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the affair pocketed the proceeds-with a “moral courage," for which the arch manager is proverbial. Mr. Dargan was afterwards employed by the United States Bank in their suit against the estate of Henry Hitchcock, for some eight hundred thousand dollars. The rights of the bank were established.

In 1844 Mr. Dargan was nominated by the Democratic Party as candidate for senator from Mobile county, in the state senate, and notwithstanding a majority of the voters in Mobile county are whigs, Mr. Dargan was triumphantly elected. During the one session that he served as senator, his course was distinguished by efforts to wind up the state bank.

At the next election in the Mobile district for Congress, and before his term as senator had expired, Mr. Dargan was nominated as the democratic candidate for Congress. This nomination was given him by the county against the first impression of the delegates from the city of Mobile, who were under the impression that Mr. Dargan would not accept the nomination.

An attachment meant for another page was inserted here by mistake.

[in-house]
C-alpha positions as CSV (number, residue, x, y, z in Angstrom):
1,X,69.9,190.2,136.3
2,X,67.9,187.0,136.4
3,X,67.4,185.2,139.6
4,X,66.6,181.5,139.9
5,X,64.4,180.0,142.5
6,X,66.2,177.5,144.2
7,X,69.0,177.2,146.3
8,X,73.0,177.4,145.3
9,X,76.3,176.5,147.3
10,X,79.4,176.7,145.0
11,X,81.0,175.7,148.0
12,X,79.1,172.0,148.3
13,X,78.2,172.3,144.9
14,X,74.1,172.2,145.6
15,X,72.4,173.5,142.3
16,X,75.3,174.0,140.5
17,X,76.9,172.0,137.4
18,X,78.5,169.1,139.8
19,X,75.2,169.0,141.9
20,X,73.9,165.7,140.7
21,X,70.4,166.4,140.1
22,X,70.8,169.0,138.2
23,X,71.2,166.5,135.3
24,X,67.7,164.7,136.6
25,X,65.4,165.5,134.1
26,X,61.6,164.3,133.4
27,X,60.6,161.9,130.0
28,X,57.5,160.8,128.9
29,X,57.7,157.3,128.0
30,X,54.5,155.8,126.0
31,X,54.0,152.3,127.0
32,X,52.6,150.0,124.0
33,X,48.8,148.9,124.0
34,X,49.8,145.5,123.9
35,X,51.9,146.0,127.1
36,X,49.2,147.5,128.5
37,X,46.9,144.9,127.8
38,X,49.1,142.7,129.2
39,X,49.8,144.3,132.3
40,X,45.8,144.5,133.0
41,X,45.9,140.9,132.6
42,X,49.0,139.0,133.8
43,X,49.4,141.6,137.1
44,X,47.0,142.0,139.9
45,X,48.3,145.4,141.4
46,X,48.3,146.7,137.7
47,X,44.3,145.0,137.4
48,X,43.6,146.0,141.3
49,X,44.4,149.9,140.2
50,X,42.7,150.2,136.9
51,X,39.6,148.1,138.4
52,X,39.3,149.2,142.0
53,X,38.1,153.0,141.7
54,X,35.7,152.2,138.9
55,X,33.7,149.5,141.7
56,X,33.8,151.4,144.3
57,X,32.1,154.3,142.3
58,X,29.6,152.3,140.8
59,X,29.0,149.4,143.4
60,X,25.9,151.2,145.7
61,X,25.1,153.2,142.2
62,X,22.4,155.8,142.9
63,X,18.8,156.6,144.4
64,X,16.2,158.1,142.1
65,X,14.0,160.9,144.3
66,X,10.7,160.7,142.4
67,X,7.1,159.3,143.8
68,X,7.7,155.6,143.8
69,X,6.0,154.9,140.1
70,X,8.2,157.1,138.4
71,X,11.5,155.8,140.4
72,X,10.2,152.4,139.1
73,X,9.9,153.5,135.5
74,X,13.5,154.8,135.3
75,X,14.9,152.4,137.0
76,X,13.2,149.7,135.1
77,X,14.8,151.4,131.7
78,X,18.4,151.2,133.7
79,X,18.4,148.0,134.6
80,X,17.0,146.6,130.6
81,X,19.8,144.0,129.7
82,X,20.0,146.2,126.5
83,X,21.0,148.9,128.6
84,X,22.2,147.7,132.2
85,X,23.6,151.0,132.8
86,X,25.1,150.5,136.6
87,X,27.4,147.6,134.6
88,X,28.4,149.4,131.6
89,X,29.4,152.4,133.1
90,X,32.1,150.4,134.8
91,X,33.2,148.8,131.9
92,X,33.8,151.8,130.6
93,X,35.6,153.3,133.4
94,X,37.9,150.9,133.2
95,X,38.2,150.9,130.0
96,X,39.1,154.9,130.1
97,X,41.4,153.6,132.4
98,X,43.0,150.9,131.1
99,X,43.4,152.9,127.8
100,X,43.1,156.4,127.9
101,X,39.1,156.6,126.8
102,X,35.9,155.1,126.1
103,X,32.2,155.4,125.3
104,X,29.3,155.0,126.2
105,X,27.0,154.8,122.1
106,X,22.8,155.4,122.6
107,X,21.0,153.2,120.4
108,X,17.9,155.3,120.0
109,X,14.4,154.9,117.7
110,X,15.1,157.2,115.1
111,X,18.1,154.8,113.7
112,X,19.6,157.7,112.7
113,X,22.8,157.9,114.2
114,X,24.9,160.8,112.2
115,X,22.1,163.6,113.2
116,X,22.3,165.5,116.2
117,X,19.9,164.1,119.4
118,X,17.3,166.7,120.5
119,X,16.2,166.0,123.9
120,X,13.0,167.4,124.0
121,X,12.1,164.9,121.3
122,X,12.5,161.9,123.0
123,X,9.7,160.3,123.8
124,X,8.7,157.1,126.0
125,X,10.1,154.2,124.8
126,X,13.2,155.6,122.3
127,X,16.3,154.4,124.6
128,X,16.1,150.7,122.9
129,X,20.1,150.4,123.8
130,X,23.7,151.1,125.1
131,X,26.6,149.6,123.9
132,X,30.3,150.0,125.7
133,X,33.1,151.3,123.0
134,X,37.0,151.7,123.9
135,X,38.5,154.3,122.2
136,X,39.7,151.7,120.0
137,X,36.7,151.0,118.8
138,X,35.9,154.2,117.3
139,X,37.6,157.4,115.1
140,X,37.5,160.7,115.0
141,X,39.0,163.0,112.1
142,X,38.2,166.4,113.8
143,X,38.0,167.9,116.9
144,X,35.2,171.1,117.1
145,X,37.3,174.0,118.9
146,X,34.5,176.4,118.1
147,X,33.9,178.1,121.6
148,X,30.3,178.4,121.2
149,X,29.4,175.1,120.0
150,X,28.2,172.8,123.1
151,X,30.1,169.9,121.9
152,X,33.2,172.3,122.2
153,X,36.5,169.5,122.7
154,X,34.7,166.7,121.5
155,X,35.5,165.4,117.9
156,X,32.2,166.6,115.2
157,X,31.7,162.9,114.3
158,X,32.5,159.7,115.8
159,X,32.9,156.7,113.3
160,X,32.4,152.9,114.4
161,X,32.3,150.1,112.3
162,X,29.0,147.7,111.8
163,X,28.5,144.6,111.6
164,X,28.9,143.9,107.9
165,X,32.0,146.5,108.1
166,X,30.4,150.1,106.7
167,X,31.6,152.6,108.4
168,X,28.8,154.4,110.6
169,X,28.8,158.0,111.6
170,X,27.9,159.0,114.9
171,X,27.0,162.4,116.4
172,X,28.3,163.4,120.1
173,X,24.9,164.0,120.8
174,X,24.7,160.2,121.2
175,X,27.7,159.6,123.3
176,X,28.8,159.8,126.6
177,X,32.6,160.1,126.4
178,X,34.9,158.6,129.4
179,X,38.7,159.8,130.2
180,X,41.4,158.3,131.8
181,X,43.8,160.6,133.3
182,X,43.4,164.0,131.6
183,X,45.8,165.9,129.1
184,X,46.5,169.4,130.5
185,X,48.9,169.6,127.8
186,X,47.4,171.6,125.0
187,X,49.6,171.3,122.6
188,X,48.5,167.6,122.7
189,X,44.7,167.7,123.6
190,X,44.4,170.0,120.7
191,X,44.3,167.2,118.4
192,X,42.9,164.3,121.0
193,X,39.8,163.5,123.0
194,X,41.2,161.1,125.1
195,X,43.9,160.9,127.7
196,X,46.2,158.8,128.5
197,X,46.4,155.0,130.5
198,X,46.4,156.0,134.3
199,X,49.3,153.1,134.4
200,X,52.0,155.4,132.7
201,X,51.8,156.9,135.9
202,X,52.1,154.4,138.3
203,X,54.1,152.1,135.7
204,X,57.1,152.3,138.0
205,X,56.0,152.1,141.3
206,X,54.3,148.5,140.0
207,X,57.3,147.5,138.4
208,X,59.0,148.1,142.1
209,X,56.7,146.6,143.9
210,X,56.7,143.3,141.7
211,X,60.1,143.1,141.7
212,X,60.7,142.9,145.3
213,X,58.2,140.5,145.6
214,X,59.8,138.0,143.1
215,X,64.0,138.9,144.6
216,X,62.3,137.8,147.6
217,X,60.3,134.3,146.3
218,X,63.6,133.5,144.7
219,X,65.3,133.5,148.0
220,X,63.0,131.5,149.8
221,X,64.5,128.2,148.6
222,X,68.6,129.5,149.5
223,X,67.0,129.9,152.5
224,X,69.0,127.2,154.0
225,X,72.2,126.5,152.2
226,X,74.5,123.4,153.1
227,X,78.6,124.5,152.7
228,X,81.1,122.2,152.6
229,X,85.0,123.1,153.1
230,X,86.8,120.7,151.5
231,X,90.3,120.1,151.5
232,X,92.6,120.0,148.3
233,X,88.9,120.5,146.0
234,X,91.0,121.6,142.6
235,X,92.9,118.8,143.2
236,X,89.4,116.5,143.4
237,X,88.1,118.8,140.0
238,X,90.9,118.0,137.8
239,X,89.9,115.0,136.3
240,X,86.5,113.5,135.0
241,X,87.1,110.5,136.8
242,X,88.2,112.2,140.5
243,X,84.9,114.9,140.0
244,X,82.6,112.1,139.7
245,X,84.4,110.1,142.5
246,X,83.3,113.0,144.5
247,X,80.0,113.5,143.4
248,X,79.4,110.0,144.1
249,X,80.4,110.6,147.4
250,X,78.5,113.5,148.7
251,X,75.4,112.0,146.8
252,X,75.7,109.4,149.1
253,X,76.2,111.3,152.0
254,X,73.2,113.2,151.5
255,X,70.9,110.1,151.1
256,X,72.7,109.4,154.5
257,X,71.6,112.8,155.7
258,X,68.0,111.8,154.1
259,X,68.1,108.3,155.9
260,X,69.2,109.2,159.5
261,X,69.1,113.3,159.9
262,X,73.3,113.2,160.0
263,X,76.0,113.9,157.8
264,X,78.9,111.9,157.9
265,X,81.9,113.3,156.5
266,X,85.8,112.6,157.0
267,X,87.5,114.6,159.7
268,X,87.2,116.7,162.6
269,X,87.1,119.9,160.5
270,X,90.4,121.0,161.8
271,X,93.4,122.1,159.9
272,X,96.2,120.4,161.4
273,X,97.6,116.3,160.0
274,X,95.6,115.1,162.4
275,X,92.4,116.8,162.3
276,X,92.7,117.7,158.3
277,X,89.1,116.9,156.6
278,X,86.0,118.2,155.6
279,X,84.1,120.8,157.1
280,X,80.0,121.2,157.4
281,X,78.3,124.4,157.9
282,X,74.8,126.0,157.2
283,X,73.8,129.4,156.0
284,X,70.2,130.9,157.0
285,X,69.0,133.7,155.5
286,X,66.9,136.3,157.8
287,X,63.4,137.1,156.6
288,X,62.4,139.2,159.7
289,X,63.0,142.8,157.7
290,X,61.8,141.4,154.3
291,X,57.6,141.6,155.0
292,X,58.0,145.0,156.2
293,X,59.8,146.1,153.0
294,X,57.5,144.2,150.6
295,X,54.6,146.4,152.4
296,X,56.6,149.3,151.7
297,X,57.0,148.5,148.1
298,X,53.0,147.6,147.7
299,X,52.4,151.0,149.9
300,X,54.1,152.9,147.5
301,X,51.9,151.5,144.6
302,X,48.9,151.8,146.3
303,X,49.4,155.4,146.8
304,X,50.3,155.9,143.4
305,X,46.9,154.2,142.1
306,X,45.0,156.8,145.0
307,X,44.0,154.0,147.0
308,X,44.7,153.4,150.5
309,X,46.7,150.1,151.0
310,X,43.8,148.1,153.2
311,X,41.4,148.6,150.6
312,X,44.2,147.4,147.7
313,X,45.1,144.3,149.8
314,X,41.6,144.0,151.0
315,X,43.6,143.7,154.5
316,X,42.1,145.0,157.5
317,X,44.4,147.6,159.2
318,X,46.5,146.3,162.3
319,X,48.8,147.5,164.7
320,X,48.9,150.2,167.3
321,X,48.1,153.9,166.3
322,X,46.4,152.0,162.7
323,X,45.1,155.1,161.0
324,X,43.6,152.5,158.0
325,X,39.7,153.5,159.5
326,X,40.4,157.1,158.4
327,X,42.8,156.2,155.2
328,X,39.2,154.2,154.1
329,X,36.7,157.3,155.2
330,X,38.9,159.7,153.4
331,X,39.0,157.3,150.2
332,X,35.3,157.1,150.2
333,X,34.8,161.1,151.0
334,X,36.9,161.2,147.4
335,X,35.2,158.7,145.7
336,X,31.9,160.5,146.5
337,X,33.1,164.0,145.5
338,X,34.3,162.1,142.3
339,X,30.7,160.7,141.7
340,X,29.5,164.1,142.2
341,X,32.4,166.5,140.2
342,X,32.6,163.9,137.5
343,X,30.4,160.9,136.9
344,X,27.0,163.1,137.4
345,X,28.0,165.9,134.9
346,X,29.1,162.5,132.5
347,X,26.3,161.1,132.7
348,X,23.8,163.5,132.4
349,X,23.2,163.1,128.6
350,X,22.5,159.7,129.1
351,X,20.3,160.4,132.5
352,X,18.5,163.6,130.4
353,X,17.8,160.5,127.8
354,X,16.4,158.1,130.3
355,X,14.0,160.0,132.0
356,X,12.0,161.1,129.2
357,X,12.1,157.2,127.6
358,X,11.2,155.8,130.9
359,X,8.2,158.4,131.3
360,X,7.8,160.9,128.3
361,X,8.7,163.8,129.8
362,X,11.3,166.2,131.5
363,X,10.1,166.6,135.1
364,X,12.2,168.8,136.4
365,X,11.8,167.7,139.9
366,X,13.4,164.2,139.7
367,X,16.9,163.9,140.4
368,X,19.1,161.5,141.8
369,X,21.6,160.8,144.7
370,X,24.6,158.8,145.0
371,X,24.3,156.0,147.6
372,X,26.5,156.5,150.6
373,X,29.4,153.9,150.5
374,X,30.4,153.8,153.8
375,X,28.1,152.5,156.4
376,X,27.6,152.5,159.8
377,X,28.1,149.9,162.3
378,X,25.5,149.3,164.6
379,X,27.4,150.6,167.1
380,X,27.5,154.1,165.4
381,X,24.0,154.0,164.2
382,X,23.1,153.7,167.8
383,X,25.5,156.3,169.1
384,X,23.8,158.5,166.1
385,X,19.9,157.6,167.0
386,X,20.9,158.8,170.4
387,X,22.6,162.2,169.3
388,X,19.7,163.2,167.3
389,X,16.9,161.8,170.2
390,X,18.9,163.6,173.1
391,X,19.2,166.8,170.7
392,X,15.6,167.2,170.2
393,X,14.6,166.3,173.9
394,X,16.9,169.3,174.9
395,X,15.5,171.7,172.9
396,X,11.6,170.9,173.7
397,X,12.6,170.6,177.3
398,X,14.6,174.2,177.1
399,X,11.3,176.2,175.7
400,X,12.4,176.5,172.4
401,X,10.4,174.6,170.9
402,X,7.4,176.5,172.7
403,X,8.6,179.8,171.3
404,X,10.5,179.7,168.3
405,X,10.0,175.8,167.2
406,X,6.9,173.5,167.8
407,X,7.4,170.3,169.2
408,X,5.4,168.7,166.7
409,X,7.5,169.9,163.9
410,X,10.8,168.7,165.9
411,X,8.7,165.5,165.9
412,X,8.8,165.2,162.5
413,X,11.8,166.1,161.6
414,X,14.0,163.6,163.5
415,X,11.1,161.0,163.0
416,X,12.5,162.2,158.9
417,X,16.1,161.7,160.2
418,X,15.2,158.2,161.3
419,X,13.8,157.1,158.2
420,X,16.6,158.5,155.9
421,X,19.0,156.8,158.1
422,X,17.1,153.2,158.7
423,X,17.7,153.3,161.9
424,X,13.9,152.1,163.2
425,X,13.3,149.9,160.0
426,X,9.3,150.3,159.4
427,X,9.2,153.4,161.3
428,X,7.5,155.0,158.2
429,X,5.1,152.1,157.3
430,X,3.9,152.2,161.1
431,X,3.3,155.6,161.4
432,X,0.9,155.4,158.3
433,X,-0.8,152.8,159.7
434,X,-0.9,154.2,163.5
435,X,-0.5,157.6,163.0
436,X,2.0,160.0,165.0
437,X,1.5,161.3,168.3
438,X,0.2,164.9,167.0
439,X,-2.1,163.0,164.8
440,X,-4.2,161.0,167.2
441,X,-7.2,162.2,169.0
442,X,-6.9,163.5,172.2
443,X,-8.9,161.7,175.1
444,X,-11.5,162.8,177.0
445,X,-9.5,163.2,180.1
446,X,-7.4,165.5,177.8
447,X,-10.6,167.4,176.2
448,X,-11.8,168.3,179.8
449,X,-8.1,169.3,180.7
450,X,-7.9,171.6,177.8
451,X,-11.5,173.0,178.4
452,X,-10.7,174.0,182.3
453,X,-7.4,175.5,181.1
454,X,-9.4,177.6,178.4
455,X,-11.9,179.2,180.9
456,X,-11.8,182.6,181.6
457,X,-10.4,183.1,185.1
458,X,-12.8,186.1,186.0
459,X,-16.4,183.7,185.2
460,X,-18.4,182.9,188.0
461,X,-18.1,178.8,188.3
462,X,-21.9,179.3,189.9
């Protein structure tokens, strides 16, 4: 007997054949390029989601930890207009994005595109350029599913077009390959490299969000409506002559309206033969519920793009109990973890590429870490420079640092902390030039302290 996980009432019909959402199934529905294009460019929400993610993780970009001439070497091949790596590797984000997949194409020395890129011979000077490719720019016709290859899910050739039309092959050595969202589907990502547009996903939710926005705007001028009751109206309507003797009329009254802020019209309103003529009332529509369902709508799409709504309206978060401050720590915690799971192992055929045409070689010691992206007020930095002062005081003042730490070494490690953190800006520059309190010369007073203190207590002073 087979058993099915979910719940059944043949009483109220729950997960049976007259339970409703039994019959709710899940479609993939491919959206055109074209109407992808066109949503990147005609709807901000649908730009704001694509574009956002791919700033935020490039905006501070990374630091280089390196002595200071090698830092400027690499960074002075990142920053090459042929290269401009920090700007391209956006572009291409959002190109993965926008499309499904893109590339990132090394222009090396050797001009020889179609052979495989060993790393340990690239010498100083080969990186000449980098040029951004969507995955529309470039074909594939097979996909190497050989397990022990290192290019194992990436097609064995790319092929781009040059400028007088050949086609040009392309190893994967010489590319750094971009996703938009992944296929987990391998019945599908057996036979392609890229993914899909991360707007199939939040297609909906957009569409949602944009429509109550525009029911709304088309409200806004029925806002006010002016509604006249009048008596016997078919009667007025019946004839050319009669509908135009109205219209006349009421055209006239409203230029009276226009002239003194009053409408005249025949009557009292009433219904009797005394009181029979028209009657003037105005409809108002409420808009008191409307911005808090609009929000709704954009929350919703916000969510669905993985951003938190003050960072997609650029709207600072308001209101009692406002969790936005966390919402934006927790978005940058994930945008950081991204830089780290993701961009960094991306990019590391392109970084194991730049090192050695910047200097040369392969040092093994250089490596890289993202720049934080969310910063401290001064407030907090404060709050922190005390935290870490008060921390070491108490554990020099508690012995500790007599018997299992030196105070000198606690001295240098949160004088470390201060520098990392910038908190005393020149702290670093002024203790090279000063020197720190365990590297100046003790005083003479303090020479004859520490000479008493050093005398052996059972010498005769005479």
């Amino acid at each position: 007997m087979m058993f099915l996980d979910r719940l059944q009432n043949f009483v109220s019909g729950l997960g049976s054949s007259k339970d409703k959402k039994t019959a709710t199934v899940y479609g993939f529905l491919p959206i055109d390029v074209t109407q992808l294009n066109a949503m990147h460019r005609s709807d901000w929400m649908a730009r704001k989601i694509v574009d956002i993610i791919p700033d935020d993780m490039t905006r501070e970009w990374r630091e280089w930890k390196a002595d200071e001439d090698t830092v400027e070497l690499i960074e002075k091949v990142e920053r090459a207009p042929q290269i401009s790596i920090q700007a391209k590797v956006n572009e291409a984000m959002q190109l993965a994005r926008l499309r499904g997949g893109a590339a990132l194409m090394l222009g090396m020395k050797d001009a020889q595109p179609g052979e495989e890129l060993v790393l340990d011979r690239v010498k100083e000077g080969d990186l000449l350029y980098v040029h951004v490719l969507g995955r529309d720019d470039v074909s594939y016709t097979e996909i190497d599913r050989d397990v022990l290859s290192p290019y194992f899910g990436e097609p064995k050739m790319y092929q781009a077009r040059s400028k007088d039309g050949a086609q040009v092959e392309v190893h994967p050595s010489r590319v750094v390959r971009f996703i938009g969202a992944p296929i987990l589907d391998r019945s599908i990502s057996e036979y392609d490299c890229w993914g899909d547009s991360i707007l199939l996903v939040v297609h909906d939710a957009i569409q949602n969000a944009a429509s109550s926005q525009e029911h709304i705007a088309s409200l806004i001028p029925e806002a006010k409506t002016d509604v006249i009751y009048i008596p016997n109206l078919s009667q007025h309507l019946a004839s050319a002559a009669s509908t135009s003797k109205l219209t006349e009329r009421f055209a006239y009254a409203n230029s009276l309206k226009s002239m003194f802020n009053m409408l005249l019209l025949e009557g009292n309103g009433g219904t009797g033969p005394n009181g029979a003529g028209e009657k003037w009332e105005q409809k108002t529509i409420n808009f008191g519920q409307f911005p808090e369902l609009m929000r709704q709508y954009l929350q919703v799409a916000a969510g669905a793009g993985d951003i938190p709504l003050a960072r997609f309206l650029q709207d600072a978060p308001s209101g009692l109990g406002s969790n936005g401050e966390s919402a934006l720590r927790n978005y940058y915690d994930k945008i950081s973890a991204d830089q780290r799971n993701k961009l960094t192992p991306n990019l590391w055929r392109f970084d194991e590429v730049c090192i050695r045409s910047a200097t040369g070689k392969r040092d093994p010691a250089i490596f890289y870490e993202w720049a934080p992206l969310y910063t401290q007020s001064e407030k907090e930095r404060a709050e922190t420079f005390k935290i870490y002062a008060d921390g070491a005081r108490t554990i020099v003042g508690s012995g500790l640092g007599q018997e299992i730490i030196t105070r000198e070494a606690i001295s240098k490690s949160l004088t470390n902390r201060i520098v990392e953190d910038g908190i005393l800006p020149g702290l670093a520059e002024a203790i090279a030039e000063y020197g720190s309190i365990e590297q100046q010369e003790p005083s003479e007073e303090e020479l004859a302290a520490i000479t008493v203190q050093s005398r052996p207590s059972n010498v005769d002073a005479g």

Mr. Dargan was elected to Congress by nearly three hundred majority, in a district strongly whig, which a long time previously and since, has elected whig representatives by an average majority of five hundred. There was a new issue introduced into this canvass, which was the principal topic discussed ; the admission of Texas to the Union. Mr. Dargan took strong ground in favor of the admission of Texas to the Union, and advocated it with a power which carried conviction to his hearers. The welfare of the South required an extension of her territory, not only to keep up the equilibrium in the Federal Councils, but to prevent the crowding together of our servile population, which history shows in all countries and all ages, like all elements of power, to be dangerous when compressed into too small a space.

In 1847, Mr. Dargan declined to be a candidate for re-election to Congress, and in a farewell speech to his constituents, he opposed the annexation of conquered territory from Mexico, on the ground that it would endanger the perpetuity of the Union, and encourage a grasping spirit incompatible with the welfare of republics. Even then he could see the shadows of coming events.

At the next session of the Legislature in December, 1847, Mr. Dargan was unanimously, and without opposition, elected Judge of the Supreme Court of Alabama, and became Chief Justice of the state upon the nomination of Judge Collier, in July, 1849, as a candidate for governor.